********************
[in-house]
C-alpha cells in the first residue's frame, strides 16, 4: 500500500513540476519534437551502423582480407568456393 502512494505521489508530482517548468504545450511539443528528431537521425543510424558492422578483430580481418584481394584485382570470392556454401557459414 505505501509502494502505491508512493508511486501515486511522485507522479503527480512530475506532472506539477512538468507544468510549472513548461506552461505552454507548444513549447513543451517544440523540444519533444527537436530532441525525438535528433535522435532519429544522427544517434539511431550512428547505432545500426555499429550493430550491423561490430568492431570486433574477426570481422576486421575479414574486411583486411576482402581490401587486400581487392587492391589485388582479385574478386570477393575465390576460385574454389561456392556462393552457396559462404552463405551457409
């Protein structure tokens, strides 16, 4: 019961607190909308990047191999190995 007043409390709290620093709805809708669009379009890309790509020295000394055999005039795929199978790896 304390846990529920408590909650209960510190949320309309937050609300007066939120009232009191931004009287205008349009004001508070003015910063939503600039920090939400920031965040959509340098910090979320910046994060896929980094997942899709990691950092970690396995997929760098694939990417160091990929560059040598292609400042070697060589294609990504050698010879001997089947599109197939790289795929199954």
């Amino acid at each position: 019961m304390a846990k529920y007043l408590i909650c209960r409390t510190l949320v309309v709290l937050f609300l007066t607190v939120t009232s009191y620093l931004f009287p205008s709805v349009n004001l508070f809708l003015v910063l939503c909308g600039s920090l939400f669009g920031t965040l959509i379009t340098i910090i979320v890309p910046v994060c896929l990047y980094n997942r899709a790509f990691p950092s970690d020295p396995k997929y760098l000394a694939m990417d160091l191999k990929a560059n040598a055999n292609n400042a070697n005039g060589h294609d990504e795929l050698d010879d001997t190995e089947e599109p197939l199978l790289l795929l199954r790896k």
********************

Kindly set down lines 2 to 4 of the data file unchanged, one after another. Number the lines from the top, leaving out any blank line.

C-alpha cells in the first residue's frame, strides 16, 4: 500500500513540476519534437551502423582480407568456393 502512494505521489508530482517548468504545450511539443528528431537521425543510424558492422578483430580481418584481394584485382570470392556454401557459414 505505501509502494502505491508512493508511486501515486511522485507522479503527480512530475506532472506539477512538468507544468510549472513548461506552461505552454507548444513549447513543451517544440523540444519533444527537436530532441525525438535528433535522435532519429544522427544517434539511431550512428547505432545500426555499429550493430550491423561490430568492431570486433574477426570481422576486421575479414574486411583486411576482402581490401587486400581487392587492391589485388582479385574478386570477393575465390576460385574454389561456392556462393552457396559462404552463405551457409
């Protein structure tokens, strides 16, 4: 019961607190909308990047191999190995 007043409390709290620093709805809708669009379009890309790509020295000394055999005039795929199978790896 304390846990529920408590909650209960510190949320309309937050609300007066939120009232009191931004009287205008349009004001508070003015910063939503600039920090939400920031965040959509340098910090979320910046994060896929980094997942899709990691950092970690396995997929760098694939990417160091990929560059040598292609400042070697060589294609990504050698010879001997089947599109197939790289795929199954």
């Amino acid at each position: 019961m304390a846990k529920y007043l408590i909650c209960r409390t510190l949320v309309v709290l937050f609300l007066t607190v939120t009232s009191y620093l931004f009287p205008s709805v349009n004001l508070f809708l003015v910063l939503c909308g600039s920090l939400f669009g920031t965040l959509i379009t340098i910090i979320v890309p910046v994060c896929l990047y980094n997942r899709a790509f990691p950092s970690d020295p396995k997929y760098l000394a694939m990417d160091l191999k990929a560059n040598a055999n292609n400042a070697n005039g060589h294609d990504e795929l050698d010879d001997t190995e089947e599109p197939l199978l790289l795929l199954r790896k």